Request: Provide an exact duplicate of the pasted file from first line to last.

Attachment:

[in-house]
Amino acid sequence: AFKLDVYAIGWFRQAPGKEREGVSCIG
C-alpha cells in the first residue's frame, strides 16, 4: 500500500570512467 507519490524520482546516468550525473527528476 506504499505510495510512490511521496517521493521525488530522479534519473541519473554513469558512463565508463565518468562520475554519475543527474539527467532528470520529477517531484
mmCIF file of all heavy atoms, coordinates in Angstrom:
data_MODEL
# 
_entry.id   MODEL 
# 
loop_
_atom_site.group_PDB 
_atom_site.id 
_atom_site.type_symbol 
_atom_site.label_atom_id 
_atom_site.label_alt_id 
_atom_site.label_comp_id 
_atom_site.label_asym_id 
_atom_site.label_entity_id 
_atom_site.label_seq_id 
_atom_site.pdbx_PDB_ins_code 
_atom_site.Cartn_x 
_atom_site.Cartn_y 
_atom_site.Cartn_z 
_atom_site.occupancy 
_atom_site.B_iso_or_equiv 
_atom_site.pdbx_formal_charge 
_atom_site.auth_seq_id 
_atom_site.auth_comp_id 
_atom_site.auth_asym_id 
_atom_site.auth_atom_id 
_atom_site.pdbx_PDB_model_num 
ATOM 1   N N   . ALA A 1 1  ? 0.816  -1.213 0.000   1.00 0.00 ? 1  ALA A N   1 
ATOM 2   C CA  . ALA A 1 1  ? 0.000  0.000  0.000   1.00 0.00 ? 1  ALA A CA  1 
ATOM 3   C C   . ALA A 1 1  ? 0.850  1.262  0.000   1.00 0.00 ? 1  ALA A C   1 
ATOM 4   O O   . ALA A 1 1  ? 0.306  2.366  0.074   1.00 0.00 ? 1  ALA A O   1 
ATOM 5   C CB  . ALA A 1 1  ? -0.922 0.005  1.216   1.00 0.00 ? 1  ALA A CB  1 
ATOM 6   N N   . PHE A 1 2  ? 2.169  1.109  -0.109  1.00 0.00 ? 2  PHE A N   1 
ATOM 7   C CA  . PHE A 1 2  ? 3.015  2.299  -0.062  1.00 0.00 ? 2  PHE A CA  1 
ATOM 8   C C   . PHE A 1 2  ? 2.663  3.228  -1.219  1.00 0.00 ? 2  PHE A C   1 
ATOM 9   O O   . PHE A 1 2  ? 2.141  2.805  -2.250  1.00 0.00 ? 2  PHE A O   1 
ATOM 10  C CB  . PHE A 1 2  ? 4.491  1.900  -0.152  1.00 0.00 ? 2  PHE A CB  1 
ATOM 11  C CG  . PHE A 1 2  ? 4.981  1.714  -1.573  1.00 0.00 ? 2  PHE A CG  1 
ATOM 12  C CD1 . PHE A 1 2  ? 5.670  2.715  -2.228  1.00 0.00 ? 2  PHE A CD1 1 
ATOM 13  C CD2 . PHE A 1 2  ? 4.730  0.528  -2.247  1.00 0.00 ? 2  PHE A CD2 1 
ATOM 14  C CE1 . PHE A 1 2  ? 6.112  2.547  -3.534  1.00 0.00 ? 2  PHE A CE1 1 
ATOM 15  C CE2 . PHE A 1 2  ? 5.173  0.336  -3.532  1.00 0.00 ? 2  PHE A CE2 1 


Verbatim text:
[in-house]
Amino acid sequence: AFKLDVYAIGWFRQAPGKEREGVSCIG
C-alpha cells in the first residue's frame, strides 16, 4: 500500500570512467 507519490524520482546516468550525473527528476 506504499505510495510512490511521496517521493521525488530522479534519473541519473554513469558512463565508463565518468562520475554519475543527474539527467532528470520529477517531484
mmCIF file of all heavy atoms, coordinates in Angstrom:
data_MODEL
# 
_entry.id   MODEL 
# 
loop_
_atom_site.group_PDB 
_atom_site.id 
_atom_site.type_symbol 
_atom_site.label_atom_id 
_atom_site.label_alt_id 
_atom_site.label_comp_id 
_atom_site.label_asym_id 
_atom_site.label_entity_id 
_atom_site.label_seq_id 
_atom_site.pdbx_PDB_ins_code 
_atom_site.Cartn_x 
_atom_site.Cartn_y 
_atom_site.Cartn_z 
_atom_site.occupancy 
_atom_site.B_iso_or_equiv 
_atom_site.pdbx_formal_charge 
_atom_site.auth_seq_id 
_atom_site.auth_comp_id 
_atom_site.auth_asym_id 
_atom_site.auth_atom_id 
_atom_site.pdbx_PDB_model_num 
ATOM 1   N N   . ALA A 1 1  ? 0.816  -1.213 0.000   1.00 0.00 ? 1  ALA A N   1 
ATOM 2   C CA  . ALA A 1 1  ? 0.000  0.000  0.000   1.00 0.00 ? 1  ALA A CA  1 
ATOM 3   C C   . ALA A 1 1  ? 0.850  1.262  0.000   1.00 0.00 ? 1  ALA A C   1 
ATOM 4   O O   . ALA A 1 1  ? 0.306  2.366  0.074   1.00 0.00 ? 1  ALA A O   1 
ATOM 5   C CB  . ALA A 1 1  ? -0.922 0.005  1.216   1.00 0.00 ? 1  ALA A CB  1 
ATOM 6   N N   . PHE A 1 2  ? 2.169  1.109  -0.109  1.00 0.00 ? 2  PHE A N   1 
ATOM 7   C CA  . PHE A 1 2  ? 3.015  2.299  -0.062  1.00 0.00 ? 2  PHE A CA  1 
ATOM 8   C C   . PHE A 1 2  ? 2.663  3.228  -1.219  1.00 0.00 ? 2  PHE A C   1 
ATOM 9   O O   . PHE A 1 2  ? 2.141  2.805  -2.250  1.00 0.00 ? 2  PHE A O   1 
ATOM 10  C CB  . PHE A 1 2  ? 4.491  1.900  -0.152  1.00 0.00 ? 2  PHE A CB  1 
ATOM 11  C CG  . PHE A 1 2  ? 4.981  1.714  -1.573  1.00 0.00 ? 2  PHE A CG  1 
ATOM 12  C CD1 . PHE A 1 2  ? 5.670  2.715  -2.228  1.00 0.00 ? 2  PHE A CD1 1 
ATOM 13  C CD2 . PHE A 1 2  ? 4.730  0.528  -2.247  1.00 0.00 ? 2  PHE A CD2 1 
ATOM 14  C CE1 . PHE A 1 2  ? 6.112  2.547  -3.534  1.00 0.00 ? 2  PHE A CE1 1 
ATOM 15  C CE2 . PHE A 1 2  ? 5.173  0.336  -3.532  1.00 0.00 ? 2  PHE A CE2 1 